Step 3) Dream home? To know where to start, I need to visualize what I ultimately hope to achieve. Here’s what I have so far: 5 Acres Minimum, but 20 would be nice. Pacific Northwest, from Northern California to Washington. I love the ocean, but a source of fresh water and fishing is going to be more important. If I buy a place with a house already on it, I won’t have to worry about zoning, permits, installing plumbing, etc. Just starting out, I wouldn’t mind at all if I still have utilities, as long as the ability to live without them will be possible. Hopefully I can find flat land and soil that’s good for farming, but there are ways to work around such things. With my limitations, I am probably going to hire someone to help me set up and run the homestead. Who knows? Maybe I will meet someone to share my life with, and all its joys and hardships.

2554813 / Pixabay

After a lot of consideration, meat animals are going to be more responsibility that I don’t want, so I am hoping to have neighbors to trade with or buy meet from once or twice a year. I have a 6 yr old small dog right now, and I will probably be getting egg laying chickens, so some type of guard animal is definitely a consideration. Dog breeds and alternative options, like donkeys and Alpacas, will be discussed elsewhere on the blog but for now I am inclined toward getting a large herding dog or two. Even peacocks are a possibility! Pyrenees are probably the most frequently recommended dog breed, but I want something that can scare off or fend off any human intruders too, and a Pyrenees is NOT the dog for that. (They’re cute, fluffy and all around friendly.) I haven’t ruled out fish for aquaponics (Tilapia, Trout, Perch or Koi). And I have considered an “emergency pig.” (Juliana Spotted Mini?) Maybe I will name her “Lucky”, because if everything goes well she will only be a pet. I definitely want honeybees!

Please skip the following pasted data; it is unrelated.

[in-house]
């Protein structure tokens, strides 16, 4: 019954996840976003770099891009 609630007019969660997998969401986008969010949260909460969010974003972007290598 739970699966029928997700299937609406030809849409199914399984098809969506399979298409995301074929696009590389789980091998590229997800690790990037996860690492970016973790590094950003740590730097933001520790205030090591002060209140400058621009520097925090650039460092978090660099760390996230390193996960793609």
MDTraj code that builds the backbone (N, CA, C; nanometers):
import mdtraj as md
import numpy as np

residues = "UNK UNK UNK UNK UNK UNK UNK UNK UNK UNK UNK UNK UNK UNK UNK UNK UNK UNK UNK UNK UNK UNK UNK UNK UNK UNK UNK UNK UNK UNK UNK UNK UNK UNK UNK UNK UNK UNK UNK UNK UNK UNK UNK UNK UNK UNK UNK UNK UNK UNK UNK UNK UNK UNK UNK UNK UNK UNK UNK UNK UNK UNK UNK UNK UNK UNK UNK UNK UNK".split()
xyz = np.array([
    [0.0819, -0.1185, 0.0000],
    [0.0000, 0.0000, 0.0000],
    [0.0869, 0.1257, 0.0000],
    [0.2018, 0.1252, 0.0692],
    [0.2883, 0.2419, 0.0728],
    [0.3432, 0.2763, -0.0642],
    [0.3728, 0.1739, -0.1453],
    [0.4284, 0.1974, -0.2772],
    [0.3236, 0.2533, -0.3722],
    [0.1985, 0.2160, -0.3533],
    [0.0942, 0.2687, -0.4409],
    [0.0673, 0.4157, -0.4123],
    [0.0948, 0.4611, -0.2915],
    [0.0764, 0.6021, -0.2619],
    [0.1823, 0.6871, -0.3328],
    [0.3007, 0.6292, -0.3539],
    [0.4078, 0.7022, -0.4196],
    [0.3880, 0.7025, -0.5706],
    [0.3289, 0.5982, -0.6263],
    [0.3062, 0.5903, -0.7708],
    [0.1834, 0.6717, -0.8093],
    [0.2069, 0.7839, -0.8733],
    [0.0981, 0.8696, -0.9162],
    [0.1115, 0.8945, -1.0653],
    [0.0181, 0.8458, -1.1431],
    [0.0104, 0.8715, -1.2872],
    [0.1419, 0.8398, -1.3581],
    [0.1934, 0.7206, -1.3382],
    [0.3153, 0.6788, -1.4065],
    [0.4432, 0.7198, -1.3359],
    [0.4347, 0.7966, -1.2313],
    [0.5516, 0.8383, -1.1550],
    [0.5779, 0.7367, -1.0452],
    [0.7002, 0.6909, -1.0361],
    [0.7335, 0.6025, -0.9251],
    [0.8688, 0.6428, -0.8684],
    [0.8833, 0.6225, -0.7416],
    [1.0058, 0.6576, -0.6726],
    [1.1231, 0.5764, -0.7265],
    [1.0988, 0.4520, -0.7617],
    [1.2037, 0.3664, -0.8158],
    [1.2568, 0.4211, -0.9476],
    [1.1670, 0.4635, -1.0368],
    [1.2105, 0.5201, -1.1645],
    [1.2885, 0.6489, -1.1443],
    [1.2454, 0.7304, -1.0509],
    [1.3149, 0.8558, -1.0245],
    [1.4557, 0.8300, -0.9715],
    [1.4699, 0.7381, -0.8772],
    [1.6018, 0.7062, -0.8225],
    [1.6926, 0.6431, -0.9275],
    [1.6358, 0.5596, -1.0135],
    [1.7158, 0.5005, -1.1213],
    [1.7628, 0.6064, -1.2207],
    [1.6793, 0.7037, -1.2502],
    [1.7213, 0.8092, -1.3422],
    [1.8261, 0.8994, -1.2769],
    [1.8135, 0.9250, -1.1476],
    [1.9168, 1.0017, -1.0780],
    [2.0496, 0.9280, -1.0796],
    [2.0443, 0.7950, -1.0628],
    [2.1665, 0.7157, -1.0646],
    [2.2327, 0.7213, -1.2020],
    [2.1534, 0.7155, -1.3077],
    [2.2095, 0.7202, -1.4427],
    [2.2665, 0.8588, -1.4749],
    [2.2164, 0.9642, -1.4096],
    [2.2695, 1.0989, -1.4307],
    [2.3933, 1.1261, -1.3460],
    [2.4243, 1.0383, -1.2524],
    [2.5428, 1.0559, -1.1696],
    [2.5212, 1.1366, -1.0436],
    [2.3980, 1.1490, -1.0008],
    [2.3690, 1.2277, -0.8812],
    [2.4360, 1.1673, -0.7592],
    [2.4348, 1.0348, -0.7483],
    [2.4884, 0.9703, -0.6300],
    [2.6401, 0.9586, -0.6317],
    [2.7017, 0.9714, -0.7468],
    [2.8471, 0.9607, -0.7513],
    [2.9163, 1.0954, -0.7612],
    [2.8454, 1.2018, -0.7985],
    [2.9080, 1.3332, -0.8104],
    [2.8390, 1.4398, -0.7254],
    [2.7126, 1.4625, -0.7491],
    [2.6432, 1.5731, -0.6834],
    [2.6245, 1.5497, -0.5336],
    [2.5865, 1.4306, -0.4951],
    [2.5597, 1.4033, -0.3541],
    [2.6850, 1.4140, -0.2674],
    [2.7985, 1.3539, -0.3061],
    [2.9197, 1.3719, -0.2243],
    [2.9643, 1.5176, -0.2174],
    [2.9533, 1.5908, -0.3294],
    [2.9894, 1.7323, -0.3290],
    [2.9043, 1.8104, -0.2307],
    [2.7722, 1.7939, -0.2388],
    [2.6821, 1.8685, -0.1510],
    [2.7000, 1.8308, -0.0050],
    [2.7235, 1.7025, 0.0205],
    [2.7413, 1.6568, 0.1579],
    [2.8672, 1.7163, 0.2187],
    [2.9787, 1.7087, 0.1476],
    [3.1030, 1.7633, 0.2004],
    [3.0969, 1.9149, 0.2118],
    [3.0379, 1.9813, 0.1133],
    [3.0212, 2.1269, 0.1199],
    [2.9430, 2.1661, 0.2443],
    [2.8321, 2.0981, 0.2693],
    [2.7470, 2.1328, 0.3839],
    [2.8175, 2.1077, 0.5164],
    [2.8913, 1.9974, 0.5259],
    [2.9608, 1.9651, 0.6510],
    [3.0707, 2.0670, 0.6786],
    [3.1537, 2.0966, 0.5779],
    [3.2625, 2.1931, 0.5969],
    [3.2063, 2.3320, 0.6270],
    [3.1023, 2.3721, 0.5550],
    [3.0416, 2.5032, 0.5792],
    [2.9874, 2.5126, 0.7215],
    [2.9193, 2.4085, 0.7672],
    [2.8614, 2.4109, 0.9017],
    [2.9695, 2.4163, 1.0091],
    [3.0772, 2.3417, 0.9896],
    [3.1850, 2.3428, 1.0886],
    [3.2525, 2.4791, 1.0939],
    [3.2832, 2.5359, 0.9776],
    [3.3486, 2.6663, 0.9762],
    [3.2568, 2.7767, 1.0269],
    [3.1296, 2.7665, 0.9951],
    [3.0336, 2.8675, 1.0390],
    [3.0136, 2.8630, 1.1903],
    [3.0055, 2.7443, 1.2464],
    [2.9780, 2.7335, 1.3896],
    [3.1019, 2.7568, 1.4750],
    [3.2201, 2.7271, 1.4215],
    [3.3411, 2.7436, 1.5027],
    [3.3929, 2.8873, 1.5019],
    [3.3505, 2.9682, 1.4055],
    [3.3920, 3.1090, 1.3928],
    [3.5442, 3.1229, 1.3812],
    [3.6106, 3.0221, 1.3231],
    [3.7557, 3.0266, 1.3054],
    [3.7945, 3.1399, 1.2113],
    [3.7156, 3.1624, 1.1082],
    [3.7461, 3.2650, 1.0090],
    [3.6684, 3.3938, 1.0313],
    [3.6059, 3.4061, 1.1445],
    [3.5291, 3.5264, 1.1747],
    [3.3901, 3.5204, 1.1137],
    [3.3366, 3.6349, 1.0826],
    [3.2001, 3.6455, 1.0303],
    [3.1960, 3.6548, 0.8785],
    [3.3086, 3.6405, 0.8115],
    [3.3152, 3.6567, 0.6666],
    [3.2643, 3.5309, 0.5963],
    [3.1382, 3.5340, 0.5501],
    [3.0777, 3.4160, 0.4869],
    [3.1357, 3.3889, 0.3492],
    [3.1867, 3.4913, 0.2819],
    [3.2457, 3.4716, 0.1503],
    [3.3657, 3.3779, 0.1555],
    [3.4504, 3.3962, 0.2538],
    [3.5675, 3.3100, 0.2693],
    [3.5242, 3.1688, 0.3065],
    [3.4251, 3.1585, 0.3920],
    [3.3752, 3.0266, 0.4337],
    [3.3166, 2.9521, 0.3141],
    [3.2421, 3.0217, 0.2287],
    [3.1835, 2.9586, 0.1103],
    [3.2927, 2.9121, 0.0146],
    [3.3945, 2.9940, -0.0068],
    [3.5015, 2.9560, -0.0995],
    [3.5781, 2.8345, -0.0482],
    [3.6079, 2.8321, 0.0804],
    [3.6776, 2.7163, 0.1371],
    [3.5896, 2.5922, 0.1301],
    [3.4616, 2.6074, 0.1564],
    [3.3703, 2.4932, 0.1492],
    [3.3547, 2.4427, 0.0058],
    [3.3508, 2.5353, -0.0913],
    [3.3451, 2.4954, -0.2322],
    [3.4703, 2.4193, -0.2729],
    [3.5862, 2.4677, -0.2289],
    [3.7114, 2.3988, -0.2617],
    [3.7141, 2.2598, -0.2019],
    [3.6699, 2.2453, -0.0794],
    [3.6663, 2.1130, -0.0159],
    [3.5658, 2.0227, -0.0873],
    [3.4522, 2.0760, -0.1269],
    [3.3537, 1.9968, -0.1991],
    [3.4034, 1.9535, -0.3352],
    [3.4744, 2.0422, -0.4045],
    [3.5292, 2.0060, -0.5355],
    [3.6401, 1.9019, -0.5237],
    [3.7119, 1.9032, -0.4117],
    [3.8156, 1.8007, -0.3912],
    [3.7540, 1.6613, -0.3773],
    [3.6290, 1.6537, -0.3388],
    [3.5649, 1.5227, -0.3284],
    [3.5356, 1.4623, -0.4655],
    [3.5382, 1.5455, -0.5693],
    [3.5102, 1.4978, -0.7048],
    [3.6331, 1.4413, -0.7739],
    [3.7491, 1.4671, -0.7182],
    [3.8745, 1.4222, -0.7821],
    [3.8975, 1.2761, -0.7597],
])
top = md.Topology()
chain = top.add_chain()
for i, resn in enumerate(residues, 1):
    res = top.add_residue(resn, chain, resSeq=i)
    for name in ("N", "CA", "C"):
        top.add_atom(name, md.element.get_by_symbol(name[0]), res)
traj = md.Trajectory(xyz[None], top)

Why am I set on the Pacific Northwest when land is so much more expensive, my options are so much more limited, and I am subject to a lot more zoning restrictions? Not only that, but if the U.S. ever does get attacked, the West Coast is the easiest target and there are many important military sites and bases. I HAVE taken that last one into consideration, and won’t be living within 100 miles of a major target city.

I have lived in California, Oregon, Washington and Hawaii. I also have relatives in Alaska. The Pacific Ocean is my heart. Also, weather in these areas permits for year round farming, or close to it. There are still State and National Forests all over here. But for me, the most important part is that I am much more likely to be around accepting people, who share my religious and political views. It’s something everyone might want to consider, themselves, when looking for their dream homestead. No matter how isolated you go, there will always be people around, and you need to get along with them.